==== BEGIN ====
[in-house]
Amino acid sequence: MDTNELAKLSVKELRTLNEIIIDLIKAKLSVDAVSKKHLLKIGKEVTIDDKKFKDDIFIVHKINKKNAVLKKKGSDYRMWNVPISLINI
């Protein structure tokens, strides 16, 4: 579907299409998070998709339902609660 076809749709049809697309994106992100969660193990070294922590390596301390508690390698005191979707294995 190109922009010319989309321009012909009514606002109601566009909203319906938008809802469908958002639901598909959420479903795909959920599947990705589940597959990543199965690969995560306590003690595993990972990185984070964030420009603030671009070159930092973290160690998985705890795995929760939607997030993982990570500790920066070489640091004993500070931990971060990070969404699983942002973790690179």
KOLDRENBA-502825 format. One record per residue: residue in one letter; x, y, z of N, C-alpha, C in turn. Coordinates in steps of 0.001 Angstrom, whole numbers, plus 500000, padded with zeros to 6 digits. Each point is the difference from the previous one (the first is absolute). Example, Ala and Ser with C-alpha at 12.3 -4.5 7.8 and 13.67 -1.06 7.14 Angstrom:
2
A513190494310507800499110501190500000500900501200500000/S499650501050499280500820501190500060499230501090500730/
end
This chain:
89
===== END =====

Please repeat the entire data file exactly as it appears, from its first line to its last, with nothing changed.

[in-house]
Amino acid sequence: MDTNELAKLSVKELRTLNEIIIDLIKAKLSVDAVSKKHLLKIGKEVTIDDKKFKDDIFIVHKINKKNAVLKKKGSDYRMWNVPISLINI
């Protein structure tokens, strides 16, 4: 579907299409998070998709339902609660 076809749709049809697309994106992100969660193990070294922590390596301390508690390698005191979707294995 190109922009010319989309321009012909009514606002109601566009909203319906938008809802469908958002639901598909959420479903795909959920599947990705589940597959990543199965690969995560306590003690595993990972990185984070964030420009603030671009070159930092973290160690998985705890795995929760939607997030993982990570500790920066070489640091004993500070931990971060990070969404699983942002973790690179």
KOLDRENBA-502825 format. One record per residue: residue in one letter; x, y, z of N, C-alpha, C in turn. Coordinates in steps of 0.001 Angstrom, whole numbers, plus 500000, padded with zeros to 6 digits. Each point is the difference from the previous one (the first is absolute). Example, Ala and Ser with C-alpha at 12.3 -4.5 7.8 and 13.67 -1.06 7.14 Angstrom:
2
A513190494310507800499110501190500000500900501200500000/S499650501050499280500820501190500060499230501090500730/
end
This chain:
89